In the late 1950s, Jura's research interests took a dramatic turn. He was always interested in the theory of solids, although his first work was done on surfaces, but while he was still in Chicago he decided to work on the effects of high pressure on solids. He was intrigued by the prediction of E. W. Bridgman, the pioneer in such work, that under pressure hydrogen would become a metal. At that time high-pressure work was rather expensive, requiring very large presses and tiny cells, all of which had to be fabricated. After he came to Berkeley, he found that the Atomic Energy Commission was eager to fund such work. Thus, Jura established a high-pressure laboratory within the Lawrence Radiation Laboratory facility immediately above campus. It occupied one of its small temporary buildings, and he found an engineer in the Radiation Laboratory, Harold Stromberg, to build a large press. His first paper on high-pressure work was reported in 1960 and published in 1961, and it showed how one could measure electrical conductivities for substances such as phosphorus and iodine up to 400,000 atmospheres.
Over the next few years, Jura, Stromberg, and several students developed multi-lead electrical measurements for metals under pressure. From the temperature dependence of the conductivities of Ytterbium and Bismuth at low temperatures and high pressures, Jura showed that they become small-gap nonmetals even at modest pressures. In another new technique, he and a student developed a method, using electrical pulses, for the measurement of the heat capacity of metals under pressure. He also made the first high-pressure spectroscopic measurements using the Mossbauer effect. These experiments showed that the high-pressure hcp phase of iron is not magnetically ordered and that the density dependence of the relevant exchange integral in iron and nickel does not match the simple Slater d-d overlap model. Using positron annihilation spectroscopy, he determined the pressure dependence of the Fermi surface of aluminum. His last high-pressure work was done on molecular solids. In collaboration with Mitchel Chen in Chemical Engineering, he measured the infrared spectra of polymers such as polyethylene. This work was the first detailed analysis of interchain coupling in this important polymer.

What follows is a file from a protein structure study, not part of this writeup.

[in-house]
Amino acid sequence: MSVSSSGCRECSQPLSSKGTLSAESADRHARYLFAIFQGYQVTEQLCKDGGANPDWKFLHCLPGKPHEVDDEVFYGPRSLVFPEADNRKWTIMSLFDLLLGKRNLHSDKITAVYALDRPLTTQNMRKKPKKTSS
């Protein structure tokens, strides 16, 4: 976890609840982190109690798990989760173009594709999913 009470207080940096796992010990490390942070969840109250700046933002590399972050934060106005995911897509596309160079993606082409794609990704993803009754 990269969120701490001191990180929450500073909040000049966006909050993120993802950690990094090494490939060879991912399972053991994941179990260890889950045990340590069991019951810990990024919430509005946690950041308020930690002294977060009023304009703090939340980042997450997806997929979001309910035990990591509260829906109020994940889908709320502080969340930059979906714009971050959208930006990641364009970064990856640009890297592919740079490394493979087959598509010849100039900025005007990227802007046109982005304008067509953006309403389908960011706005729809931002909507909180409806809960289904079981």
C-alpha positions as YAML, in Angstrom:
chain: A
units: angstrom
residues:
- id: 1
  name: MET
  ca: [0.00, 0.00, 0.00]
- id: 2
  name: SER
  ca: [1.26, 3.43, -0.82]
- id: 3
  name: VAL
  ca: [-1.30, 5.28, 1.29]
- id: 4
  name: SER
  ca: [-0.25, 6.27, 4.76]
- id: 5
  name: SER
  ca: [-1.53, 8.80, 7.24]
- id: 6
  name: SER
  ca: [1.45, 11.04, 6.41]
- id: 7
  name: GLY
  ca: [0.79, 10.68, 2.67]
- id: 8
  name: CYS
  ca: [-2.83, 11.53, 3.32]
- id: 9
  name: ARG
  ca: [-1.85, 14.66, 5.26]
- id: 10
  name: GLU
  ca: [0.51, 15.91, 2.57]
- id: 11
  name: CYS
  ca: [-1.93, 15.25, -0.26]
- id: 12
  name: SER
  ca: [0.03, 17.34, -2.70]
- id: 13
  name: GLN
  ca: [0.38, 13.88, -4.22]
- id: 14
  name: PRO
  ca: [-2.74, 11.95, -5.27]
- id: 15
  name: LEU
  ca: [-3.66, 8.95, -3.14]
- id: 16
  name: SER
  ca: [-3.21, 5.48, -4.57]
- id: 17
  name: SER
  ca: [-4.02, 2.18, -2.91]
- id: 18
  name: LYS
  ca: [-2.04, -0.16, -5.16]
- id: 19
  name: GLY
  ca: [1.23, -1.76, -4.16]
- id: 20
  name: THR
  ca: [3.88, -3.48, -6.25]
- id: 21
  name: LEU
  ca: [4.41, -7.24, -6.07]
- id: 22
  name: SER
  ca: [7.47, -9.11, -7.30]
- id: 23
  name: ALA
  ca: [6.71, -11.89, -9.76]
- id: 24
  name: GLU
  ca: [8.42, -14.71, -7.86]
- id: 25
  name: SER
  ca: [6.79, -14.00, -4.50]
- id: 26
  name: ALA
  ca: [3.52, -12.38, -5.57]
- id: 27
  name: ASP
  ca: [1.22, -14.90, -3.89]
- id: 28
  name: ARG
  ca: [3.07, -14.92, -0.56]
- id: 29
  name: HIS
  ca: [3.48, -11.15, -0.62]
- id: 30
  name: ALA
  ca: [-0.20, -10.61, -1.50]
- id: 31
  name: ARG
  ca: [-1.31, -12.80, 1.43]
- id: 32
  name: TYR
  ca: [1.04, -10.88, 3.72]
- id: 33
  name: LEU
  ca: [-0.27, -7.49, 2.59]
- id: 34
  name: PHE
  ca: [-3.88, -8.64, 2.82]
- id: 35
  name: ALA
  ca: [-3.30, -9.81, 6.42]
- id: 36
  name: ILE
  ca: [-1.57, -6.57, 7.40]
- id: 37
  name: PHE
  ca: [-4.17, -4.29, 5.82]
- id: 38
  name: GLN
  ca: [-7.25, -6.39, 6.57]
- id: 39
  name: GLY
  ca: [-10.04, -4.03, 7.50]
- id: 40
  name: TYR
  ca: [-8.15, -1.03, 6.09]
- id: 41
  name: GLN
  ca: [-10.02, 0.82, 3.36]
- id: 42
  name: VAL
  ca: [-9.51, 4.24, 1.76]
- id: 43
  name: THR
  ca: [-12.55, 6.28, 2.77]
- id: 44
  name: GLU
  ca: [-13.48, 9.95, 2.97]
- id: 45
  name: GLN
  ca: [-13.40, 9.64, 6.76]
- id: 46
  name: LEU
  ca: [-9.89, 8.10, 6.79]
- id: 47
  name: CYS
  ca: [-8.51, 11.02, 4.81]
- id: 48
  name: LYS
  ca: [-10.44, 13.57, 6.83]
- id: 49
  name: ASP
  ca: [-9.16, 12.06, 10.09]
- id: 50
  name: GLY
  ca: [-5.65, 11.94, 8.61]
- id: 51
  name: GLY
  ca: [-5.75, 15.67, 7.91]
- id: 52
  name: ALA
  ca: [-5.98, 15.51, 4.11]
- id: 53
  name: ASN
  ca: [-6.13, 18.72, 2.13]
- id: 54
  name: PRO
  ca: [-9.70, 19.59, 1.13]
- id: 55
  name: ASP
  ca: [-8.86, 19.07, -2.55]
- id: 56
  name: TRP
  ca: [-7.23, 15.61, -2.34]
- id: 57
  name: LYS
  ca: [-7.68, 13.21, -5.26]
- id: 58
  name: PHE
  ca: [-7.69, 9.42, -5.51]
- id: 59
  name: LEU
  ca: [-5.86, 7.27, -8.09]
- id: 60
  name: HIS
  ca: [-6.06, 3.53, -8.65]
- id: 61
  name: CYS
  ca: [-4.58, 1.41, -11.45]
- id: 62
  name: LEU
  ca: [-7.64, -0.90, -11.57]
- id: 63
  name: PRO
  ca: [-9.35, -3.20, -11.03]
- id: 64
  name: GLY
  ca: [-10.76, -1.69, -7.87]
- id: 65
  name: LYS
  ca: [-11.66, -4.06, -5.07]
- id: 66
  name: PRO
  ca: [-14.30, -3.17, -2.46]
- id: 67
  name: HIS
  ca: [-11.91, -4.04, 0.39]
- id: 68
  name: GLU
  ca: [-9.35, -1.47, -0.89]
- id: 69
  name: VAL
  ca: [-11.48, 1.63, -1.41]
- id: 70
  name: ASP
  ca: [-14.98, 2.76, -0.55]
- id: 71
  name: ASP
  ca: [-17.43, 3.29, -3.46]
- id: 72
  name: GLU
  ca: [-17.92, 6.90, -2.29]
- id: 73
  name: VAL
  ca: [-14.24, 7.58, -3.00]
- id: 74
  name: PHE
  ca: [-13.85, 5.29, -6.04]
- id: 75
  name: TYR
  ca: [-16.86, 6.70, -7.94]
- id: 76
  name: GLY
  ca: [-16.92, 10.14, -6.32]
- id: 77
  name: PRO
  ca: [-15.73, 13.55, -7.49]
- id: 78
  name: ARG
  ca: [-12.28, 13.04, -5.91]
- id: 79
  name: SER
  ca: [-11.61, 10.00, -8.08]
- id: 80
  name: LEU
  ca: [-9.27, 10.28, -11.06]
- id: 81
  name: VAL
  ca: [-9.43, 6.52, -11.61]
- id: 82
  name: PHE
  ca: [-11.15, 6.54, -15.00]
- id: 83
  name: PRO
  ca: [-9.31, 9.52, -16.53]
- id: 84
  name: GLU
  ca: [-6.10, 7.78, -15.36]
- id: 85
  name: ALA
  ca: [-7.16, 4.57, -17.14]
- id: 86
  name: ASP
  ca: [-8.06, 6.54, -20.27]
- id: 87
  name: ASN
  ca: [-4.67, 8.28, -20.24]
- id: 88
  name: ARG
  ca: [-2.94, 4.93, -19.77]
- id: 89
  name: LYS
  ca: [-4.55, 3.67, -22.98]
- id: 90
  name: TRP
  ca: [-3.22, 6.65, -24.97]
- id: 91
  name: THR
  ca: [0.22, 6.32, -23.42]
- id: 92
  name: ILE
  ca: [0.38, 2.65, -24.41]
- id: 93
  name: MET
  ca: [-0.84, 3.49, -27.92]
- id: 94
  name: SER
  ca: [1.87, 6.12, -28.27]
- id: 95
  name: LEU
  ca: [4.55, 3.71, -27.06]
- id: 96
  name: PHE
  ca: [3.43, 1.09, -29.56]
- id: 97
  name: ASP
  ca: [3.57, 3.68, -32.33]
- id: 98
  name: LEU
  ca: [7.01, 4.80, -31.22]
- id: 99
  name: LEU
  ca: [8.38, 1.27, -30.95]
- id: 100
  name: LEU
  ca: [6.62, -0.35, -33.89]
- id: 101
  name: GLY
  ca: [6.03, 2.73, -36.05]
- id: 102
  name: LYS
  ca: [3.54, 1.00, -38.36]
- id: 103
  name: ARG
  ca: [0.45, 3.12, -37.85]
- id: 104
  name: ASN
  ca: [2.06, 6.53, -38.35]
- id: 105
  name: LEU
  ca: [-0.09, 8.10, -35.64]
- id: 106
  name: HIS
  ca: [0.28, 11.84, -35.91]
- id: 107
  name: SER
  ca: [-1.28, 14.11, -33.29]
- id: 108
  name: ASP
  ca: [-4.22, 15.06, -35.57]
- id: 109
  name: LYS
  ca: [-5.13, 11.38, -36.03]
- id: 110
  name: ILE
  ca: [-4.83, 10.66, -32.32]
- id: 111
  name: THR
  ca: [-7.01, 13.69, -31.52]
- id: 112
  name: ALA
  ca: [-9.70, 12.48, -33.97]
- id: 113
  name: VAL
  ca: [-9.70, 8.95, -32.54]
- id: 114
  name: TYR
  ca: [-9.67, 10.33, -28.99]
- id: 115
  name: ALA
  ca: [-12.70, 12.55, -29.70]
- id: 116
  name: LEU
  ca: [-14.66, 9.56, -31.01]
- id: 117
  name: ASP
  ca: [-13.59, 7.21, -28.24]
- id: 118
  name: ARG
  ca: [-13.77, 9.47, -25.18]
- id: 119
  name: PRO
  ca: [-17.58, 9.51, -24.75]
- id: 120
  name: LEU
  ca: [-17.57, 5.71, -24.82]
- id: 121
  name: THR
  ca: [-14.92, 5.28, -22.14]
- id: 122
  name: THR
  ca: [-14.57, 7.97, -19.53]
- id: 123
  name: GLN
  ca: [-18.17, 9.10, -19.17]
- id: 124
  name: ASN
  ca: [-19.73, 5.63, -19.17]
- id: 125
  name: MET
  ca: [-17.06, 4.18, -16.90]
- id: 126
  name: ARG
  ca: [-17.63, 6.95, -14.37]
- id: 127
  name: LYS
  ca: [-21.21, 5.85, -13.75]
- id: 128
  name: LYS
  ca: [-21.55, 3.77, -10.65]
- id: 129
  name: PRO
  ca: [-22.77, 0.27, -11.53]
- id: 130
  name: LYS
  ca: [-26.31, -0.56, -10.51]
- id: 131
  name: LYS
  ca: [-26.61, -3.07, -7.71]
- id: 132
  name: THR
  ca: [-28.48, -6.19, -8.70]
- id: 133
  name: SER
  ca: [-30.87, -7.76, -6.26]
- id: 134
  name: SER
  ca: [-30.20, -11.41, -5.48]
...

Although the presses that he and his students used became smaller with time, he never made the transition to diamond cells and their very small presses. However, his former students at other universities have made this transition and some of them are carrying on the traditions that Jura started in Berkeley. The last press used by him was moved into the undergraduate physical chemistry laboratory and is still being used today.
During his career he spent several periods visiting at the University of Arizona in Tucson. Both he and his wife, Rose, fell in love with the desert and South-Western Indian art. They collected even before it became so popular, and George had a collection of desert plants including 1,000 different cacti and agave. He is survived by his wife Rose and 3 sons, George, Michael (a Professor of Physics and Astronomy at UCLA), and Russell.